Separately, Loudcloud announced it would change its name to Opsware.
Sunnyvale, Calif.-based Loudcloud is selling its managed hosting business to global services giant EDS for $63.5 million, the companies said Monday. The business, which has around 50 clients, should account for $75 million in revenue in 2002, Loudcloud said.
The deal also calls for EDS to license Loudcloud's Opsware IT automation software, paying $52 million over three years. Opsware, which helps companies manage servers and business applications, is the "foundation" of Loudcloud's managed services business.
Loudcloud is the brainchild of Marc Andreessen, who played a seminal role in the dot-com IPO boom in 1995, when as a 24-year-old wunderkind he helped take Netscape Communications public. But the second time around for Andreessen has been a, with the weak economy forcing Loudcloud to swap a growth strategy for one that conserves cash.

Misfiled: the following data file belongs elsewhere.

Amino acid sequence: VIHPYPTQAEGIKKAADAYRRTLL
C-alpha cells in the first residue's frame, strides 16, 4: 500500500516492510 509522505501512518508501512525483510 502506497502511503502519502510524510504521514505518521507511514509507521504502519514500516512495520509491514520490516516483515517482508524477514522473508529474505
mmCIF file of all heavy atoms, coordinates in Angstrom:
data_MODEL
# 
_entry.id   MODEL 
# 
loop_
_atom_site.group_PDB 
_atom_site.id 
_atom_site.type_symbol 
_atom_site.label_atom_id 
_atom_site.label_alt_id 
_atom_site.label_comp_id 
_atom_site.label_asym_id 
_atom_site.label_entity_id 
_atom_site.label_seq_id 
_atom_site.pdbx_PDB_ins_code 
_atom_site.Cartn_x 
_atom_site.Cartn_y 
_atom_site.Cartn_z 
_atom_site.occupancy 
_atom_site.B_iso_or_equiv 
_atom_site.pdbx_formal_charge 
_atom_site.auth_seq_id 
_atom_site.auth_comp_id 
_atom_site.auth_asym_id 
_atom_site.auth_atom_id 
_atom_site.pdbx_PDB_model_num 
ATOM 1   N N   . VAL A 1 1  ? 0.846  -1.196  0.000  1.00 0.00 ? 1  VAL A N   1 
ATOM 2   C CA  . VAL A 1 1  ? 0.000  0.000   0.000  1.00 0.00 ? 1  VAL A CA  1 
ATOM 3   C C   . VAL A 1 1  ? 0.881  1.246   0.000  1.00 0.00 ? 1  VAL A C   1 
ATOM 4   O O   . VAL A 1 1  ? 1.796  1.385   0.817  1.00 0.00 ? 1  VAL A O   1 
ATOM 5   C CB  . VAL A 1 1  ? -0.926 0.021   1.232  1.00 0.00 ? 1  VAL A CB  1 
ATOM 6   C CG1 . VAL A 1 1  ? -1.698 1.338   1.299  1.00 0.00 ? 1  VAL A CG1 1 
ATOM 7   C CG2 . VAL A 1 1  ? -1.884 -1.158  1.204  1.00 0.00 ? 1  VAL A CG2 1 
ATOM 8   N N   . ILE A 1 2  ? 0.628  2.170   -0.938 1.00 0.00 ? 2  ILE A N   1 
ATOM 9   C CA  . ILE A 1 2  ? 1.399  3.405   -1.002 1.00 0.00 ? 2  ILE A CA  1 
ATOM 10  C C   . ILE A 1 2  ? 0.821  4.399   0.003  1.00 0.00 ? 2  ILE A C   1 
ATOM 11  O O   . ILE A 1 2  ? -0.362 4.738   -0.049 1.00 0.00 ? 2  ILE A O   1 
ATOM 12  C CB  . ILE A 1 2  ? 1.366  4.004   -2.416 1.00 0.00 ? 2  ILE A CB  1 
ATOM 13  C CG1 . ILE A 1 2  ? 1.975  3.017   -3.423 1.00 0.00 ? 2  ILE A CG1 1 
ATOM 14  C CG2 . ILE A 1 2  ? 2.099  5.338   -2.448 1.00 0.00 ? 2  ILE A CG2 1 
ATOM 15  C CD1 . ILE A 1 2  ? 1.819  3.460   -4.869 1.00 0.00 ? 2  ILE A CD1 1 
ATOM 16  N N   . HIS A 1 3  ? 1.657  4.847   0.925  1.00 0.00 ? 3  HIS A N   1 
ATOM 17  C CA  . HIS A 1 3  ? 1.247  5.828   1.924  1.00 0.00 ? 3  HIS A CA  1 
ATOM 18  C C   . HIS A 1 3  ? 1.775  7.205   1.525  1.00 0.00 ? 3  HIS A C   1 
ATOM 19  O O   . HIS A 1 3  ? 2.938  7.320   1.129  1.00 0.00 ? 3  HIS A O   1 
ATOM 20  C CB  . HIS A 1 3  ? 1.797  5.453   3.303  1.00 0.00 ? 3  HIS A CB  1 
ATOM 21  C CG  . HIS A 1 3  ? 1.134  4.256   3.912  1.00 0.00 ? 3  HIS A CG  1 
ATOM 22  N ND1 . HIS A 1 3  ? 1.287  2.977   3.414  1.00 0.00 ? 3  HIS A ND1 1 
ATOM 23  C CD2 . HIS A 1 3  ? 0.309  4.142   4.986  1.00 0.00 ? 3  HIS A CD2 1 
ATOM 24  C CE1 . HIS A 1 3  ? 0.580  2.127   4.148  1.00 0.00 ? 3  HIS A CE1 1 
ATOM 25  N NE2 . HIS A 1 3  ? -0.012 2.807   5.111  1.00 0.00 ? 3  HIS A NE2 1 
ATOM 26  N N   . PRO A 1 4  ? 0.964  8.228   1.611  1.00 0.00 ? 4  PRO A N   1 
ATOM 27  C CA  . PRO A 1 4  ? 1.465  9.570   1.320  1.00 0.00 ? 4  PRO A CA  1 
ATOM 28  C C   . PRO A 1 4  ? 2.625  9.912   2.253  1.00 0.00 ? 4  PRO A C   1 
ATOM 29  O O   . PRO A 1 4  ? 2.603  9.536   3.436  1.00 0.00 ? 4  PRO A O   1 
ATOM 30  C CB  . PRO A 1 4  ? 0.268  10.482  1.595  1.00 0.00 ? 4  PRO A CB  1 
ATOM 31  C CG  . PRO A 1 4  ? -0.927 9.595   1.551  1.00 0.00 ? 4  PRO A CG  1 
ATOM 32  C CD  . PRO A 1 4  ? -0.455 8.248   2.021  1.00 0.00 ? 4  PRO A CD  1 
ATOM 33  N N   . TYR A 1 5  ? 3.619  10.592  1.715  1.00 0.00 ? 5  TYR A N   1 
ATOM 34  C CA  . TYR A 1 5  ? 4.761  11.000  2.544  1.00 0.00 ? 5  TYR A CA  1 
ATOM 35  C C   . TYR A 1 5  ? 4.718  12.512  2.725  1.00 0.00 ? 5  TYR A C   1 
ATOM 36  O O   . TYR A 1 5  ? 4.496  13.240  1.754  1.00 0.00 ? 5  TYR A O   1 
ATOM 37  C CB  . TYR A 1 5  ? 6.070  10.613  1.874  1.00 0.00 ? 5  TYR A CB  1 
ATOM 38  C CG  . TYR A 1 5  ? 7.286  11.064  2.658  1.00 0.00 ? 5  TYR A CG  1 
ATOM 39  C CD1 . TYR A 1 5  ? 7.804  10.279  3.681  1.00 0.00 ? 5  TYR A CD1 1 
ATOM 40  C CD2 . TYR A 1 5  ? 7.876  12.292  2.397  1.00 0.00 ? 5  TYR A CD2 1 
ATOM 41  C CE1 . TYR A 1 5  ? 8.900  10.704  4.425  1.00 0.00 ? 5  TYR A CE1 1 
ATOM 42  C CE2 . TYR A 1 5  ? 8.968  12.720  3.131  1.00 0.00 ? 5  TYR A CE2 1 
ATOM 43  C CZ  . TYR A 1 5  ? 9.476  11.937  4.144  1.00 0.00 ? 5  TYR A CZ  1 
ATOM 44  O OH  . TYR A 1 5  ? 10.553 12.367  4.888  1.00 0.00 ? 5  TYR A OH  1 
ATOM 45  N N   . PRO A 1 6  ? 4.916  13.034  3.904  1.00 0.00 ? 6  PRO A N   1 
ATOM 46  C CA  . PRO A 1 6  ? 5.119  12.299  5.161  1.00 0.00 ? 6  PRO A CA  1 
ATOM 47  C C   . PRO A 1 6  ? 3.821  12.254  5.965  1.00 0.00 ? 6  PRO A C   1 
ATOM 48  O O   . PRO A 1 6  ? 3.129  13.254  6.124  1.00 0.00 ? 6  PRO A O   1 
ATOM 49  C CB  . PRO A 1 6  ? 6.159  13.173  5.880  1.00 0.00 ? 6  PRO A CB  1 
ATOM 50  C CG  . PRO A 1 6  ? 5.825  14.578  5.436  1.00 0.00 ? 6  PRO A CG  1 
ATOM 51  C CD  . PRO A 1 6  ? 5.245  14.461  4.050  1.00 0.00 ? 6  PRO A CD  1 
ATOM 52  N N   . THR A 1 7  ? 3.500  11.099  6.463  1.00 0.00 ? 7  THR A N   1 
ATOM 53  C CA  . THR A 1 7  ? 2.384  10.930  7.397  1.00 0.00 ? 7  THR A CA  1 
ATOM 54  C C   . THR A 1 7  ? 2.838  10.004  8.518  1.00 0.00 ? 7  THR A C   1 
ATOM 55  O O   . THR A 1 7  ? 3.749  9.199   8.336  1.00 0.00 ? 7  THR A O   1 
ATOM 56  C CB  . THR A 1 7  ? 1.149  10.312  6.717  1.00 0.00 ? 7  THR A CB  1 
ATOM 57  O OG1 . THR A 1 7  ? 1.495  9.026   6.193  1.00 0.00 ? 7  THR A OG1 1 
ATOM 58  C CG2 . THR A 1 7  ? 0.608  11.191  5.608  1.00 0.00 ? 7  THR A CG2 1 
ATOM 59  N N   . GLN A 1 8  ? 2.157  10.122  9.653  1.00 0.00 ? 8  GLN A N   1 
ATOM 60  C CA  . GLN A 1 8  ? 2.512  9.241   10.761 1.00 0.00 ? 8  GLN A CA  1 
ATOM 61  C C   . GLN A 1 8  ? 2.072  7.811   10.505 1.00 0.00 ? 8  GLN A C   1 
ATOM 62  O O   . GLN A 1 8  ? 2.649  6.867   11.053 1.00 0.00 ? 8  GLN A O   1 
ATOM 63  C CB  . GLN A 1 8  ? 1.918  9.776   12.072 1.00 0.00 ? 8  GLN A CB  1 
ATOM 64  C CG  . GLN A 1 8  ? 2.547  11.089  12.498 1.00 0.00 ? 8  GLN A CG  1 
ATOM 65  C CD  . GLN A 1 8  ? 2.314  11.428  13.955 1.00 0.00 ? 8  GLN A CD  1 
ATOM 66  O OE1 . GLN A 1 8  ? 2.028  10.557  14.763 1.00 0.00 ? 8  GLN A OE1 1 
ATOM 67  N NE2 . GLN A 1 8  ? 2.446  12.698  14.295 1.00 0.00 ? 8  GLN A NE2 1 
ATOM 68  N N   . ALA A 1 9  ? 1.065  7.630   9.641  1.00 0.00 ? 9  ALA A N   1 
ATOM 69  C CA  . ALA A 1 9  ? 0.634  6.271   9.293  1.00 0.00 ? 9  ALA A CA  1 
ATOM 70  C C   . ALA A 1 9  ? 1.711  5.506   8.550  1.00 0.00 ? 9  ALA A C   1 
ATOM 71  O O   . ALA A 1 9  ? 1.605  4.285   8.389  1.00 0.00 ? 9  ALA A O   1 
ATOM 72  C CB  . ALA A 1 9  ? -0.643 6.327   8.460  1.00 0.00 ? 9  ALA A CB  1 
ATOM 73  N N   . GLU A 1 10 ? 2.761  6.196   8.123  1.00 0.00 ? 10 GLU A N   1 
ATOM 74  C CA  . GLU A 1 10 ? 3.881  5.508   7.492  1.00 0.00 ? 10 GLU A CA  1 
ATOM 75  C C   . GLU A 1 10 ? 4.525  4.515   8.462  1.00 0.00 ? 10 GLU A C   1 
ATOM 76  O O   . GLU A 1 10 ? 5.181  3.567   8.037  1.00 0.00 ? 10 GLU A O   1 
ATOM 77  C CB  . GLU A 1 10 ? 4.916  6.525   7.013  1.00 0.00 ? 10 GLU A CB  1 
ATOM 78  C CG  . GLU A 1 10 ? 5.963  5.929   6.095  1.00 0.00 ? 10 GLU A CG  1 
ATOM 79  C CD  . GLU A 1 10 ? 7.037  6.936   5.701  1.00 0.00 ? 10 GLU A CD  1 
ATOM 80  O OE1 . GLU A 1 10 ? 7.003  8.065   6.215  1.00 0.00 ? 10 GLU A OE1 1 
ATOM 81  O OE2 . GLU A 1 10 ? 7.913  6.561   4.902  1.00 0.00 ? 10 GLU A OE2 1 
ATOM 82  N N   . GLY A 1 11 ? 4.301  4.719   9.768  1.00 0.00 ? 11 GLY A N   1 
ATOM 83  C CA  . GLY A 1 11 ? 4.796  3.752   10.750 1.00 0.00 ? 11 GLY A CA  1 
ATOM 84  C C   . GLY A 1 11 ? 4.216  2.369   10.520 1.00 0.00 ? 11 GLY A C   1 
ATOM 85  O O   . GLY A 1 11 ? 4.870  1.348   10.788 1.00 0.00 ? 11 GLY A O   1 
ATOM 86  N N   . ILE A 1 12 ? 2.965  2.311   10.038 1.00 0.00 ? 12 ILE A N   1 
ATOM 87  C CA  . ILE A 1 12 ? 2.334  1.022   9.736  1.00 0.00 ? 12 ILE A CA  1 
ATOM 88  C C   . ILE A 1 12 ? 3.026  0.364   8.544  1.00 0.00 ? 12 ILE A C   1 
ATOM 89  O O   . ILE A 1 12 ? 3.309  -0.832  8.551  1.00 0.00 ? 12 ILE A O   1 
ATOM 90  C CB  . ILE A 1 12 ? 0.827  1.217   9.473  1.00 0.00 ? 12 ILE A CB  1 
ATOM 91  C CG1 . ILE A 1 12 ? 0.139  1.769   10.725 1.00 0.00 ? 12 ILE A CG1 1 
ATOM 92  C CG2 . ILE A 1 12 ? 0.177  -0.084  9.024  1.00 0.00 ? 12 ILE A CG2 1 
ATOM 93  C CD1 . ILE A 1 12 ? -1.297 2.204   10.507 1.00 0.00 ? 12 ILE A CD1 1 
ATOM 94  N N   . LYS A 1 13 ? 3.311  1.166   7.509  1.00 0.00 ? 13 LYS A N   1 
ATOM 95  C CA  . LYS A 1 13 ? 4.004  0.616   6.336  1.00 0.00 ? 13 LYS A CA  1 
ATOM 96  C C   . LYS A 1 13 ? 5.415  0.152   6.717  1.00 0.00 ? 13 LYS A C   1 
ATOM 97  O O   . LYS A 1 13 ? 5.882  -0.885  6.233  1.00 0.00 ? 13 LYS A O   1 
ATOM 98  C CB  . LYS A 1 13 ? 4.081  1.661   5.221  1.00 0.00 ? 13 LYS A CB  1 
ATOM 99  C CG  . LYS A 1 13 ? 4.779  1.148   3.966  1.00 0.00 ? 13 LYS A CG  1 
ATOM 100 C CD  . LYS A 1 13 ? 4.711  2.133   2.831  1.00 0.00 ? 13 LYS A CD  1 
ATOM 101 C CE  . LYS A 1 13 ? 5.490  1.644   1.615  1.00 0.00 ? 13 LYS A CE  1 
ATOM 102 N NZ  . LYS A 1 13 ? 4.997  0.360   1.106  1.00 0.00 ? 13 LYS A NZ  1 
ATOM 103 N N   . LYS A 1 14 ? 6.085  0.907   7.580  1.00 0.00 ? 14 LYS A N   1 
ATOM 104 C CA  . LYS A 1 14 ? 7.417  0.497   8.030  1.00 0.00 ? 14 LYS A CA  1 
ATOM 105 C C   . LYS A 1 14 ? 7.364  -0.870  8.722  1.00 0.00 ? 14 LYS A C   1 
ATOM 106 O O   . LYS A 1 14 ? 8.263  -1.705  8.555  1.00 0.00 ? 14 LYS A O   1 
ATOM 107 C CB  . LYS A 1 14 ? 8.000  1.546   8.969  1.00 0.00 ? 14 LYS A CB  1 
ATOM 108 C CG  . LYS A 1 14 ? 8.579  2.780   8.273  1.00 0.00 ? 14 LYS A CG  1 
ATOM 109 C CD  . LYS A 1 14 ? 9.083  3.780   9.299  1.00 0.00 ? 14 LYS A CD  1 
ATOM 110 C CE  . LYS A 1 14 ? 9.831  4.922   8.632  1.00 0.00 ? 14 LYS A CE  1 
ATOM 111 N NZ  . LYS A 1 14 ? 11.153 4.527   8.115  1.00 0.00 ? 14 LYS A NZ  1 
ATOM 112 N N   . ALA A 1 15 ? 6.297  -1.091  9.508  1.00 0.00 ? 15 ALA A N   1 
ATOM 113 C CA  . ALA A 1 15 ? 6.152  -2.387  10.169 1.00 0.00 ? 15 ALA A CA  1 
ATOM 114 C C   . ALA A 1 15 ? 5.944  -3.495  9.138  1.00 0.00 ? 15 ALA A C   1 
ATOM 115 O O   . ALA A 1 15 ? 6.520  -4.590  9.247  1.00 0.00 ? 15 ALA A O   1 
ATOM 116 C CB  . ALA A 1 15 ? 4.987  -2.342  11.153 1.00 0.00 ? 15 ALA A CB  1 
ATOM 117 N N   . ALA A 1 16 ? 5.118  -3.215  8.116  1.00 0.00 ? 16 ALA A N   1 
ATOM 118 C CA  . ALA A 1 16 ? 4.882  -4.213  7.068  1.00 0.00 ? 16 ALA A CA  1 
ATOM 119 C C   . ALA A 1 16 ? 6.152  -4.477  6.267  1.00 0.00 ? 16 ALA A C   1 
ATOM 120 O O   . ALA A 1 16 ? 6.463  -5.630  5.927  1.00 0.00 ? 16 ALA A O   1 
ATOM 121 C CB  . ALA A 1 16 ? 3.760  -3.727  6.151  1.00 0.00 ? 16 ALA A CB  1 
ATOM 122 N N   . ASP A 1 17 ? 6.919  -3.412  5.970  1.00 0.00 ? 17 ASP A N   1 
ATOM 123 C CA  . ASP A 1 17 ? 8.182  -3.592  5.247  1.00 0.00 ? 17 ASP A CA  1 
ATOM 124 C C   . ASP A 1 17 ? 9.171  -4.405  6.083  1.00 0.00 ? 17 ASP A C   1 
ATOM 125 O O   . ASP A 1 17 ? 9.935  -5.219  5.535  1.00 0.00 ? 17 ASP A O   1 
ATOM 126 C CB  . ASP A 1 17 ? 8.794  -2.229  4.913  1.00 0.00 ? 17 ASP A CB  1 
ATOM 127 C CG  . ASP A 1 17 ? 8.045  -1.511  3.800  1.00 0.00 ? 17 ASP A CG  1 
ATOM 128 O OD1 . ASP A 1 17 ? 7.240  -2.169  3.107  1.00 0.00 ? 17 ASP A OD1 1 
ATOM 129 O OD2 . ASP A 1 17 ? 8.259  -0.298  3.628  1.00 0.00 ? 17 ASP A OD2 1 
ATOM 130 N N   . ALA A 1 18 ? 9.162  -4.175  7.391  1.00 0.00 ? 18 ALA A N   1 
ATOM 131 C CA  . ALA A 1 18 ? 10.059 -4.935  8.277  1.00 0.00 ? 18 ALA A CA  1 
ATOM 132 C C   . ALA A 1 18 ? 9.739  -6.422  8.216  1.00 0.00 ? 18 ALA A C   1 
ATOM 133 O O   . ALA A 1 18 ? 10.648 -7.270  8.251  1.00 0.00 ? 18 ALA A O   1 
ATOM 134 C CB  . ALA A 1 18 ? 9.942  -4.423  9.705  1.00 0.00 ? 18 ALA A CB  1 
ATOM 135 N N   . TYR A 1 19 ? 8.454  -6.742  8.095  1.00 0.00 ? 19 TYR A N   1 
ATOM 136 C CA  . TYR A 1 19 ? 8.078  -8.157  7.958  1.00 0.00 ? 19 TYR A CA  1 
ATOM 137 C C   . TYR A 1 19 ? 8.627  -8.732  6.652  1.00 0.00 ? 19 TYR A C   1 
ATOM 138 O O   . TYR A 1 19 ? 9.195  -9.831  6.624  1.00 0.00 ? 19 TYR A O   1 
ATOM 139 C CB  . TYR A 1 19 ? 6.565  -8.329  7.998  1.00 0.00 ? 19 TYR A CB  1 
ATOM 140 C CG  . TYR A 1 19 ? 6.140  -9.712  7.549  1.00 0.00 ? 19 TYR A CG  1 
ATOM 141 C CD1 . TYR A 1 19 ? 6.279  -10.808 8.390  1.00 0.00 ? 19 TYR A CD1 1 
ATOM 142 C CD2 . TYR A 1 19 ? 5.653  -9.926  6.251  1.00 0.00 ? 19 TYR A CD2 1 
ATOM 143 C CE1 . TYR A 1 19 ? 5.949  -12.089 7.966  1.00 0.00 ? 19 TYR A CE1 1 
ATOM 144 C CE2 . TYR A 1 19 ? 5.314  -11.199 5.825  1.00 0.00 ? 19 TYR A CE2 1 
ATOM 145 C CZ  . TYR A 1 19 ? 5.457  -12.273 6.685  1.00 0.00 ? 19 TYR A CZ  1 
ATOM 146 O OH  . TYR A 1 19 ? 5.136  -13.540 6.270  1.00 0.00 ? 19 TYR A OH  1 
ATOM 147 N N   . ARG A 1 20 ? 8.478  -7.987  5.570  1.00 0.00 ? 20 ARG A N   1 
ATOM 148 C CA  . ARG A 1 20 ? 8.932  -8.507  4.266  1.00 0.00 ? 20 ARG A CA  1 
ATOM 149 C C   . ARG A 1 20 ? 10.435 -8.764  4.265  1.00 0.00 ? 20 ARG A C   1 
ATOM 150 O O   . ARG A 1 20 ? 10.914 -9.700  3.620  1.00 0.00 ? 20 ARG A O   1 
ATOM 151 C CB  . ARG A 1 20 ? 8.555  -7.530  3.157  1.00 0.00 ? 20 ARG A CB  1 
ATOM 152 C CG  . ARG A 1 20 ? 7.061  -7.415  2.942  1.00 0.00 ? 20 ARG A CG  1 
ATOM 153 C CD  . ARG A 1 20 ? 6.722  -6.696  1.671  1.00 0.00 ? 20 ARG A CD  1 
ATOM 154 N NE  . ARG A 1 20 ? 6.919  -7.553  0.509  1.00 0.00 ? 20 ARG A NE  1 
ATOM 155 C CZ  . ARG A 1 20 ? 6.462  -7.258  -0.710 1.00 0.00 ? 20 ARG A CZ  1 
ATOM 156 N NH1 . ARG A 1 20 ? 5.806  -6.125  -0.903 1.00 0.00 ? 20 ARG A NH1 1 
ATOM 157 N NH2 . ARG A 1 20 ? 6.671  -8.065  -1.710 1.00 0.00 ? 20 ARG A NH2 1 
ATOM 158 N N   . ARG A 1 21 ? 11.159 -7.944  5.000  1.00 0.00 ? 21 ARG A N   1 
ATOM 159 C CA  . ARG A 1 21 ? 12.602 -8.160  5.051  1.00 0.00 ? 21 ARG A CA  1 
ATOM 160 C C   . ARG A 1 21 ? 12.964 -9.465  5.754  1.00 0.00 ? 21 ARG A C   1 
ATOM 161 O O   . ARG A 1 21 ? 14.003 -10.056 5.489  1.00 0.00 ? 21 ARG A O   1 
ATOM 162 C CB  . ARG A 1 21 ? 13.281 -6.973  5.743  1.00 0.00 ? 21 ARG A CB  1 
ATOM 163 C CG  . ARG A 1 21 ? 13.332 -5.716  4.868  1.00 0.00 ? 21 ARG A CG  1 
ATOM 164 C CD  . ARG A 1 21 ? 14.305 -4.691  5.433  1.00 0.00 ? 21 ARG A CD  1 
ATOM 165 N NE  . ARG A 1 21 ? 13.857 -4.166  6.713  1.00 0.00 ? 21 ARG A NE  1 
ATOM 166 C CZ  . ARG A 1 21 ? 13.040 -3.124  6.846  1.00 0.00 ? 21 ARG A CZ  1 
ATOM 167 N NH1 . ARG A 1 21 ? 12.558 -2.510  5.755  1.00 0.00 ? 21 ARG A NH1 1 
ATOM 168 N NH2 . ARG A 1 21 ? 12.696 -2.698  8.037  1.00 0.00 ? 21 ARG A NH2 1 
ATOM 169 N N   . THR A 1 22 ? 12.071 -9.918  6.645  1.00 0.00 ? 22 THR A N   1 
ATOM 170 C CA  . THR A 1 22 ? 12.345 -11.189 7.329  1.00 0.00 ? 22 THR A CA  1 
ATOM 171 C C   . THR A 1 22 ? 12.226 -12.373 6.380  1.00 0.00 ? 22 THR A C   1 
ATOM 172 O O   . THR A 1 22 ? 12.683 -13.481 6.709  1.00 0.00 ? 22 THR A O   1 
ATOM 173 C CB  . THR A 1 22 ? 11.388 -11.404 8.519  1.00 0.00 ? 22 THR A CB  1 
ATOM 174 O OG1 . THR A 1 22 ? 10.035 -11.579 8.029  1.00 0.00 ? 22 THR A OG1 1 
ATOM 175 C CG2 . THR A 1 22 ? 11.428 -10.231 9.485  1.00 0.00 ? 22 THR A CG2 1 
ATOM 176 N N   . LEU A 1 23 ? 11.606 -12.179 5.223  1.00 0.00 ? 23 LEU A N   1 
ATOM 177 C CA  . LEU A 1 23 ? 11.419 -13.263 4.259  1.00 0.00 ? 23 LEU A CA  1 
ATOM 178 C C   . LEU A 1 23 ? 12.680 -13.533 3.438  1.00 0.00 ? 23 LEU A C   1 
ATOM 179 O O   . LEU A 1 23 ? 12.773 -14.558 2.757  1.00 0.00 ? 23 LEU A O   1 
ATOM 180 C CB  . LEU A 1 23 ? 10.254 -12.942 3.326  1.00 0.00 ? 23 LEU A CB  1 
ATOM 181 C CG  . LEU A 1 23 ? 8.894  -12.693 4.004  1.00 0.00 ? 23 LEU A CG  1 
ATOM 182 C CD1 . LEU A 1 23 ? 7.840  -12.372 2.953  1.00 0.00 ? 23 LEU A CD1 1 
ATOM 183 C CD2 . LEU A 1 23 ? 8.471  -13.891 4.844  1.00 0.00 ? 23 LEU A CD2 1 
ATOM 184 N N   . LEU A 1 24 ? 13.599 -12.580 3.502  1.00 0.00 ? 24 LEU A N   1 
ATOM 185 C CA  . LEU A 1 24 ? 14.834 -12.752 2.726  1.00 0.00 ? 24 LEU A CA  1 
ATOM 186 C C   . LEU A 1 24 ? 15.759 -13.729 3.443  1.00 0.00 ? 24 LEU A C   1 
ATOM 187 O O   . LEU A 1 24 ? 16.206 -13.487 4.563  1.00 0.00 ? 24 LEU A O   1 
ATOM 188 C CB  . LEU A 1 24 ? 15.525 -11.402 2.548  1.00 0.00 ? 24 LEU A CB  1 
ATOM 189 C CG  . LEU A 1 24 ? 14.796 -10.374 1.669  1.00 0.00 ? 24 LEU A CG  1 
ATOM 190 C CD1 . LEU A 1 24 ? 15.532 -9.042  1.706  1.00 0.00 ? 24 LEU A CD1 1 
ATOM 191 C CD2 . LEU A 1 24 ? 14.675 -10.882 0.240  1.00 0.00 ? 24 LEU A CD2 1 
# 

Ben Horowitz will continue as CEO of the newly named company, and Andreessen will remain chairman.
Loudcloud hasits business model before, as it sought a more stable financial foothold.
Gartner analyst Ted Chamberlin says since Loudcloud went public, the company's good products, ownership of assets and experienced, high-profile management team have made it an attractive acquisition target.
"The deployment of Opsware is expected to dramatically reduce cost and improve efficiencies in the data center environment by automating the complete life cycle of managing business applications and the underlying infrastructure," the company said in a statement.
The deal, slated to close in September, is not expected to have an impact on EDS' bottom line. About 140 Loudcloud employees in California, Virginia, New York, and the United Kingdom will be transferred to EDS.